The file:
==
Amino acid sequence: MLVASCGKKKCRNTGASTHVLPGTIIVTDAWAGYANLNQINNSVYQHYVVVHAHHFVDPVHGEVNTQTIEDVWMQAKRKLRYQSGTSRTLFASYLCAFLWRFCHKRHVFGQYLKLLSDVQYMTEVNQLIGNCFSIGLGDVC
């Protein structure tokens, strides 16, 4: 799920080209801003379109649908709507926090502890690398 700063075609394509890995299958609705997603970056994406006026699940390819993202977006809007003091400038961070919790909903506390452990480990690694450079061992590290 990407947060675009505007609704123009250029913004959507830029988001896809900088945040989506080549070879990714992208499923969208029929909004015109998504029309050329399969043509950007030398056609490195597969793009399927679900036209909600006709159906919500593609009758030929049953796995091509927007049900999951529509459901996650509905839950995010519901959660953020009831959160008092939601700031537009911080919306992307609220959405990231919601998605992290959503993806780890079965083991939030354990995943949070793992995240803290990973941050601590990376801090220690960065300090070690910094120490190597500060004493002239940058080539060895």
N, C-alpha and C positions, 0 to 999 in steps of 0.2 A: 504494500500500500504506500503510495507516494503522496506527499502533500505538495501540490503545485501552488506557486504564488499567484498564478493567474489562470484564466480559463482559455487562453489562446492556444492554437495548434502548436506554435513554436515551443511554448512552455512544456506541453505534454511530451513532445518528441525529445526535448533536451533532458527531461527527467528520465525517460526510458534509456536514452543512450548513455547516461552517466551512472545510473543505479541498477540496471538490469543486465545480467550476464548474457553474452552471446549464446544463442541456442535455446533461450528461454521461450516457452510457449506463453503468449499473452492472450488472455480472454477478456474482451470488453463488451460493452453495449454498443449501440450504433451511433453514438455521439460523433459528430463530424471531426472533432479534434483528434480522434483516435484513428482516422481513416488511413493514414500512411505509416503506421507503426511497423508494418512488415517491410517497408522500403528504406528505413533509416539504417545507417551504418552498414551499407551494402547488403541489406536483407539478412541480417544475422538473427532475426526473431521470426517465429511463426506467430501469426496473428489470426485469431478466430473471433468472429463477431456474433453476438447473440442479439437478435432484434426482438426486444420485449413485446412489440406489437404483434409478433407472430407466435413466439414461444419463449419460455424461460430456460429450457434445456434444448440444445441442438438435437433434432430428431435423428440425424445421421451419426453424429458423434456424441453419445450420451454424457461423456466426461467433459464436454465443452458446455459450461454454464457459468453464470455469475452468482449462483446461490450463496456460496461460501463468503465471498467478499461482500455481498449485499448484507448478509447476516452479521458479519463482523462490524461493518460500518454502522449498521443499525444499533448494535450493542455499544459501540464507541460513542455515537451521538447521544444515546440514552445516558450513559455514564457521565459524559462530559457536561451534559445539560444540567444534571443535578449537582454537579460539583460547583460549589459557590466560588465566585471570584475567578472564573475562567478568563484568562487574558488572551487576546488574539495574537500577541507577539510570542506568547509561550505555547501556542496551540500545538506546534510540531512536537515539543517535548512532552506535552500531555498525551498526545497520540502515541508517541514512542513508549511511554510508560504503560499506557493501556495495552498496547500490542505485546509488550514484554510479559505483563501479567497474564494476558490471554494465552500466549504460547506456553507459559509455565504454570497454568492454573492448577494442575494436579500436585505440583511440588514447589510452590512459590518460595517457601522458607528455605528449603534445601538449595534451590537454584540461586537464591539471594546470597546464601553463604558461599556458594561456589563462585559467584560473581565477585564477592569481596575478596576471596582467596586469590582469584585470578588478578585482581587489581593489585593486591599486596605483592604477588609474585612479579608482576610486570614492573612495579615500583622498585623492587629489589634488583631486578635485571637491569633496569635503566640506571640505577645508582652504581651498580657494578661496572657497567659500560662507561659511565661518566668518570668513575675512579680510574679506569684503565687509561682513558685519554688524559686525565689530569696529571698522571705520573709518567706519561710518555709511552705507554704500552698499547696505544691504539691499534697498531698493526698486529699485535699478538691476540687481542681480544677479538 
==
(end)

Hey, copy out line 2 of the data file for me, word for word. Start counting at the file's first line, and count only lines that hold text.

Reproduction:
């Protein structure tokens, strides 16, 4: 799920080209801003379109649908709507926090502890690398 700063075609394509890995299958609705997603970056994406006026699940390819993202977006809007003091400038961070919790909903506390452990480990690694450079061992590290 990407947060675009505007609704123009250029913004959507830029988001896809900088945040989506080549070879990714992208499923969208029929909004015109998504029309050329399969043509950007030398056609490195597969793009399927679900036209909600006709159906919500593609009758030929049953796995091509927007049900999951529509459901996650509905839950995010519901959660953020009831959160008092939601700031537009911080919306992307609220959405990231919601998605992290959503993806780890079965083991939030354990995943949070793992995240803290990973941050601590990376801090220690960065300090070690910094120490190597500060004493002239940058080539060895």